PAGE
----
### Force Uppercase In Cell(s)

The other day my manager asked me an interesting question. He wanted to know if there was a way for force the contents of a cell to be all uppercase.

I thought for a minute and remember reading about how to do this. Well I could not remember where I learned of this trick but I did remember how to do it.

You can force the cell to have upper case using Data validation and the =Exact function.

From the menu select Data > Data Validation

In the Settings tab enter =EXACT(B7,UPPER(B7)) in the formula field.

But we can jazz this up a bit. In the Input Message I can enter a message to display when the cell is selected.

For the Error Alert, I also create a message (since generic errors are sometimes confusing).

Now whenever someone selects the cell they get a prompt onscreen as to what type of data is expected and if they enter in the data incorrectly, they get an error message explaining how to correct the data.

So how does this work? Well Exact compares two values. In this case the Value in cell B7 compared against the Uppercase conversion of cell B7. The uppercase function converts the entire cell to uppercase.

So the next time someone asks you for ensure the values of a cell are uppercase, consider the above, break out your mad Excel skills, and WOW them.

INTERMEDIATE, EXACT, UPPERCASE, DATAVALIDATION

### INDEX part 2

Last post I introduced the Index formula. In this post I want to continue explaining how Index works and why you should understand it.

From my previous post, we now know that Index allows you to get a value at an intersection of any give row and column. In this example I return the 4th row down and the 3rd column to the right for the data range.

 Item Price Manufacturer Result Formula Hammer 7.53 ACME West Bird Seed 13.58 ACME East ACME West =INDEX(A2:C11,4,3) Large Magnet 100.00 ACME South Rocket Skates 68.54 ACME West Safety Helmet 18.00 ACME North Large Spring 240.00 Scotland First Aid Kit 72.00 ACME East Cannon Ball 45.00 ACME West Rope 12.00 ACME North Paint 22.50 ACME South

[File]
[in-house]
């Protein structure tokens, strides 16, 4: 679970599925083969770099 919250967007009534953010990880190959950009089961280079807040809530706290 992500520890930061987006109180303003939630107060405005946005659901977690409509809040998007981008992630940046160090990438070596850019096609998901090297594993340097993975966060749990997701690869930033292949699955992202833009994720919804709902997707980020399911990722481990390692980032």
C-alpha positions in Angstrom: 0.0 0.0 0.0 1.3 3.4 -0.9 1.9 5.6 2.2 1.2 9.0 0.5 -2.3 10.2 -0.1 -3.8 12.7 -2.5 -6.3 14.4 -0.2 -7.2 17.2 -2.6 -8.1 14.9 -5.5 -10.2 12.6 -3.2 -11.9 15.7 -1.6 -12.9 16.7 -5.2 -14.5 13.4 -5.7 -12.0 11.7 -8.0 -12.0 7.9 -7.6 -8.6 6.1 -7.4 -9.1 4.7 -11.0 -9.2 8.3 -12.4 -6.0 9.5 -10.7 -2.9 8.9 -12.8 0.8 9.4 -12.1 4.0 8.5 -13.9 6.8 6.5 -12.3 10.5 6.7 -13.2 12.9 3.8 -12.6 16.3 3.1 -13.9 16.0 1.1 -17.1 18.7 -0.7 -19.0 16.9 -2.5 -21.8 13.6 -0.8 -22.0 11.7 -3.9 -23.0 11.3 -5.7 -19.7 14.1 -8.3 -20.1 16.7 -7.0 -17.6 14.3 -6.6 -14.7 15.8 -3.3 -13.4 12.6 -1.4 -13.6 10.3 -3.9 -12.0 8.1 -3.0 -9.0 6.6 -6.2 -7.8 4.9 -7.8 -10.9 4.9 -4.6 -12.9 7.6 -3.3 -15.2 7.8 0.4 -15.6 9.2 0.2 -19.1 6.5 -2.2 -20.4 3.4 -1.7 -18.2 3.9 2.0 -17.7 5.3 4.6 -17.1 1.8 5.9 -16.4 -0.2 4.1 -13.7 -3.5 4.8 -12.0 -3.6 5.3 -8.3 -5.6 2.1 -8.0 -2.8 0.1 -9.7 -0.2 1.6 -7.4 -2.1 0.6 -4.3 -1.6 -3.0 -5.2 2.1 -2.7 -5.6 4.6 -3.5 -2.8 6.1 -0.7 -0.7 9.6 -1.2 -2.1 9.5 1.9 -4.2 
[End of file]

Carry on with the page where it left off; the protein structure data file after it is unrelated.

Now you can also return an entire row or column from the same table. Perhaps I want to know the total Price of all items in my table. I could write the formula =SUM(INDEX(A2:C11,,2)). And yes I know I could just Sum the column but this is an article on the Index formula. Our example formula ends ,,2 This tells the INDEX formula to return the entire column. If it ended in ,2, then Index would return the row.

Remember the syntax of INDEX. By omitting the Row Or Column reference I can return entire rows or columns.

=INDEX(Range,Row,Column)

 Item Price Manufacturer Result Formula Hammer 7.53 ACME West Bird Seed 13.58 ACME East 599.15 =SUM(INDEX(A2:C11,,2)) Large Magnet 100.00 ACME South Rocket Skates 68.54 ACME West Safety Helmet 18.00 ACME North Large Spring 240.00 Scotland First Aid Kit 72.00 ACME East Cannon Ball 45.00 ACME West Rope 12.00 ACME North Paint 22.50 ACME South

=INDEX’s unique ability to return entire rows or columns from ranges or arrays is very powerful.
Perhaps my dataset is large, spanning cells A2 thru AZ60000 (A2..AZ60000).  I can name that range LargeDataSet

I can then name individual columns in that dataset by referencing the Array. If I want to create another Name for the Index column (column 1) I would write the name formula as follows.

ITEM  =INDEX(LargeDataSet,,1)

This now allows me to lookup any item by using the =MATCH function.

 Item Price Manufacturer Result Formula Hammer 7.53 ACME West Bird Seed 13.58 ACME East 5 =MATCH("Safety Helmet",Item) Large Magnet 100.00 ACME South Rocket Skates 68.54 ACME West 18.00 =OFFSET(A1,MATCH("Safety Helmet",Item,0),1) Safety Helmet 18.00 ACME North Large Spring 240.00 Scotland First Aid Kit 72.00 ACME East Cannon Ball 45.00 ACME West Rope 12.00 ACME North Paint 22.50 ACME South

In this example I use my name Range Item (A2..A30) to find the row Safety Helmet is on (row 5)
I then use Offset much like I would use Vlookup to return the price.

Using this method is comparable in speed to using Vlookup  when you are doing only 1 lookup. But I can look to the left with this method (Vlookup only looks to the right).

INDEX is useful in many other ways but that another future post.  Give INDEX a try and add it to your Excel knowledge.